In fact, thatís an awesome way of looking at it. One person, is a very top heavy domino. Without an intricate world at his fingertips, he falls over. His identity cannot support itself and thus he devolves into something more pathetic. This is something that many people have seen in games, even in the best of those that donít choose to kill everything. An NPC who runs over the same pathetic lines, in the same pathetic town, in front of the same pathetic house for hours and hours. Your guide repeats the same useless help while you sit frustrated at the unsolved puzzle. The butcher who does not change a bit after you kill his son for the hell of it. The king who is still the same pain in the ass even after you saved the princess and slayed the dragon.

Youíve run into these and you know it. Sure, RPGís do not necessarily aim to be anything special, but they still run into these problems more than other games. Most likely this is because they arenít always totally about killing. So maybe then, making a game without killing at its center, is about playing dominoes. Perhaps start with smaller, less top-heavy dominoes. That is, donít make a world that goes with a complex social structure. That doesnít mean modern day with a bunch of hermits, it means make a structure that is naturally simple. Such things as packs and tiny communities fit this bill. The other advantage of these notably smaller units is that they will be easier to set up, just like setting up a smaller amount of dominoes. The last thing you can do is to make your system simple. Sure, even with small, bottom-heavy dominos you could still set up two figure eights with several tri layer bridges, but if you just wanted to make a self supporting structure, you wouldnít.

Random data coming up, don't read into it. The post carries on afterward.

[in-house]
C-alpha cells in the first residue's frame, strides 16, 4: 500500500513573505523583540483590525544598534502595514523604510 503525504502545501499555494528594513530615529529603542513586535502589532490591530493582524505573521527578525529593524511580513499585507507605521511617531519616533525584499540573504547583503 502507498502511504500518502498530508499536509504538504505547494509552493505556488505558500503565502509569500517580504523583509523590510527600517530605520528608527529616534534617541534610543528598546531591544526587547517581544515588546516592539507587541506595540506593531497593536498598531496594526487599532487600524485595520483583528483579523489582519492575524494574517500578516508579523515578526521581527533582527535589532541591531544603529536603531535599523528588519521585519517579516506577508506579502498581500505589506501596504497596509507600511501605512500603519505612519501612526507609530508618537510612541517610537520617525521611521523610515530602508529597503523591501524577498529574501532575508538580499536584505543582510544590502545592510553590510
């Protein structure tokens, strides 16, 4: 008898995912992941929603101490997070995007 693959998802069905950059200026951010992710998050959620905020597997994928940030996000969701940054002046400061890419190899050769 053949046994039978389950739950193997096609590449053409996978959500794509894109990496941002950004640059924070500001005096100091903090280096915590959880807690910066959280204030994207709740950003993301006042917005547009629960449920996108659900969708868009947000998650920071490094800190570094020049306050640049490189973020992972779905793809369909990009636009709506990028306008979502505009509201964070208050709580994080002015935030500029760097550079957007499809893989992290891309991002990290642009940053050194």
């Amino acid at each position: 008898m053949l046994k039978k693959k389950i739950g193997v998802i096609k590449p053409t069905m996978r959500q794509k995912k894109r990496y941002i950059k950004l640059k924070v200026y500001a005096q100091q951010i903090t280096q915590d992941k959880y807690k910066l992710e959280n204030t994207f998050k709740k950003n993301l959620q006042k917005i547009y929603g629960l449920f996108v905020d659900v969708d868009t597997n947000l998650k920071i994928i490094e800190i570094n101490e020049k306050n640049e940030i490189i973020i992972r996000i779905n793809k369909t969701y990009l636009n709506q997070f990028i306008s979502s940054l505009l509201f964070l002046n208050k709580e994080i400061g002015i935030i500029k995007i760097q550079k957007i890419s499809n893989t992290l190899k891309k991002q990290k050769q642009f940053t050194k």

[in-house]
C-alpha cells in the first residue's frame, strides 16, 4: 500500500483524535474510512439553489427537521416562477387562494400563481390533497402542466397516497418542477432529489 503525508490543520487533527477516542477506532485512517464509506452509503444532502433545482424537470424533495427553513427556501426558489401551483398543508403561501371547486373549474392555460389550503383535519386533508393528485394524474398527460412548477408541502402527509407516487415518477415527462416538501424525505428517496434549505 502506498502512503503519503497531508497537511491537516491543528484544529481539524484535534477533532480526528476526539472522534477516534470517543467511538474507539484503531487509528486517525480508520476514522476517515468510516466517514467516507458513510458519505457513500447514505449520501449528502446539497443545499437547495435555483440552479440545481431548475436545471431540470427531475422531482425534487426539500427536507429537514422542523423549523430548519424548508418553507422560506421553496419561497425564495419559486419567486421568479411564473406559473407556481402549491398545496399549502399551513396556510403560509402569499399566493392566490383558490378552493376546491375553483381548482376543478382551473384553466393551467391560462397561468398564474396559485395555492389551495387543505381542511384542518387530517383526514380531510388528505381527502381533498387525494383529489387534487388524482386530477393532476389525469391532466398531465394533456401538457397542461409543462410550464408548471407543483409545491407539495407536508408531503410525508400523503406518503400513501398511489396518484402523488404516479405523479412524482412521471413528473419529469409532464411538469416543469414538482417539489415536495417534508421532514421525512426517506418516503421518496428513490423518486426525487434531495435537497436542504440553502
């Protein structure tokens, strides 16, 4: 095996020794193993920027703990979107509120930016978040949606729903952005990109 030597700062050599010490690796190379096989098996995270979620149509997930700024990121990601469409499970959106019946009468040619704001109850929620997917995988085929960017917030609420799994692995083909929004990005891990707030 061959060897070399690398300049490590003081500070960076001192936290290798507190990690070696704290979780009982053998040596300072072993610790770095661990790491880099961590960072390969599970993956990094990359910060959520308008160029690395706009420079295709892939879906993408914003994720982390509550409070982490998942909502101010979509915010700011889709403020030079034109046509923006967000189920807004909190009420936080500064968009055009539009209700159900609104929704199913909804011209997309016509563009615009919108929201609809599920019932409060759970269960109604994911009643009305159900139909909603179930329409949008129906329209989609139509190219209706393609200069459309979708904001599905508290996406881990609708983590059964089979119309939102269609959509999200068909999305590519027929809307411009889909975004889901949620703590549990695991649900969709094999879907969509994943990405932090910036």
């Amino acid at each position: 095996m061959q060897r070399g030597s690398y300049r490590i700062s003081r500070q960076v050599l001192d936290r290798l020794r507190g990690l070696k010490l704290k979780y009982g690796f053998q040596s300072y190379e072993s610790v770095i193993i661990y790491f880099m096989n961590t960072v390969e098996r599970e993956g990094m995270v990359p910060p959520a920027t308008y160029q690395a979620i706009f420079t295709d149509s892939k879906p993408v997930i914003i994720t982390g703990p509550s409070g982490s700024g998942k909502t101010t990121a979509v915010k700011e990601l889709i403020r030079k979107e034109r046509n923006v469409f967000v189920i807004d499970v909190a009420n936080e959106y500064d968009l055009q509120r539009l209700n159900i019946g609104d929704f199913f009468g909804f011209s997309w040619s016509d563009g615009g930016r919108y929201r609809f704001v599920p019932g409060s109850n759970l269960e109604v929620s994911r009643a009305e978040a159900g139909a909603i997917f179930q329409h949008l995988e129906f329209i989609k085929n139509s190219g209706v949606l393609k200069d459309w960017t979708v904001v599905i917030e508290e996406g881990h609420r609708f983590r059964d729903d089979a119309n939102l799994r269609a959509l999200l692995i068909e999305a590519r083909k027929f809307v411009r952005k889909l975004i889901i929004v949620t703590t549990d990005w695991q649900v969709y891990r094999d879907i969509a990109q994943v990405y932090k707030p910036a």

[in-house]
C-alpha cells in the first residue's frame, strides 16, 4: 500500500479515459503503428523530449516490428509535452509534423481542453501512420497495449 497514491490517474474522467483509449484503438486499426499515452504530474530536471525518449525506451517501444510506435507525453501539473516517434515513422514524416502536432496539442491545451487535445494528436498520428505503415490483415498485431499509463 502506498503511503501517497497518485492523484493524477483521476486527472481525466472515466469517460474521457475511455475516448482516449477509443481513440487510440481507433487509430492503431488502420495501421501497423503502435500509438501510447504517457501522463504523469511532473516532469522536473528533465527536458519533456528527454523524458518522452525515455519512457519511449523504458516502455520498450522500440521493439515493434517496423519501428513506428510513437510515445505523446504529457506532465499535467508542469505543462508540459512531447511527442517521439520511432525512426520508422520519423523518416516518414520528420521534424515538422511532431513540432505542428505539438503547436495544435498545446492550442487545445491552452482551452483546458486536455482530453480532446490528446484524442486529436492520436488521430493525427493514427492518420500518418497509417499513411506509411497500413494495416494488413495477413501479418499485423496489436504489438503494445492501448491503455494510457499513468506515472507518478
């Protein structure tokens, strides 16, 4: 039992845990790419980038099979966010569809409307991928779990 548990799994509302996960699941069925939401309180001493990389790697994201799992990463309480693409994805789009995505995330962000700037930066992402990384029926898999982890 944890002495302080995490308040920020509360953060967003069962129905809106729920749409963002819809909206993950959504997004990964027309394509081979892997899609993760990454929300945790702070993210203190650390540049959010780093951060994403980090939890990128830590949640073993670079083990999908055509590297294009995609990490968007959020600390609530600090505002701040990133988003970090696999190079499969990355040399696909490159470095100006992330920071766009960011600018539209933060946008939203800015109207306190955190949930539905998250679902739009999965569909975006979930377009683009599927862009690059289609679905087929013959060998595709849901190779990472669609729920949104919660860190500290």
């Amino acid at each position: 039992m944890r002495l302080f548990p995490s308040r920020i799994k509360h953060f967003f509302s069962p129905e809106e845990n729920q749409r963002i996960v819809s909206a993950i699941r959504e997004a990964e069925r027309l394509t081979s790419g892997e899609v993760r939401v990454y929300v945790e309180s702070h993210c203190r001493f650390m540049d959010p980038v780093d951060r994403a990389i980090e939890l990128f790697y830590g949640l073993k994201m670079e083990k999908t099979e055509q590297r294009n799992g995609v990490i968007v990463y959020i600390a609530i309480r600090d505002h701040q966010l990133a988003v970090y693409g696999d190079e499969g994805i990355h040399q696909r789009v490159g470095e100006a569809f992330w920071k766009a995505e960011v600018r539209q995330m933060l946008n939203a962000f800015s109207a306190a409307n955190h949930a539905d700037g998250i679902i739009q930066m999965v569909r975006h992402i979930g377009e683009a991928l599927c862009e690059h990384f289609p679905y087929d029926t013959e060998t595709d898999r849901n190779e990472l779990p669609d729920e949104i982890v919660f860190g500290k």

Likewise, your game system ought to be simple. With a human society, this translates almost directly to a simple social system. Have a handful of jobs or functions, then write out the rules governing interactions. Once this is done, write out the rules of how each individual unit will act on its own. Give it some basic needs, and set up rules to determine when it will be self-satisfying, or when it will depend on the structure and interaction rules that you have set up. Such a system, with much design, tweaking and work, could be made self-reliant. Also, with the proper placement of a player, could be a gold mine for an open RPG. It could also provide an interesting dynamic for a sim. Of course, with a slightly larger system, it could also provide fair ground for a shoot-em-up, and would probably provide some interesting dynamics, though it could get boring once all the NPCís are wiped out.

What I suggest is of course nothing but my speculation on what is necessarily to get PC games off of killing.

-First, you must realize that killing should not be forbidden, it just shouldnít be given the spotlight.

-Second, just taking killing out of its place does not make a good game, in fact it makes a crappy one.

-Third, the game must be designed to be self-supporting and self-balancing, which is probably the hardest part. Balancing all the elements and providing the necessary identity for the entities is a challenge, even at a very simple level.

I hope you enjoyed this article. If you have anything thoughts on the subject, you can mail me at deleter8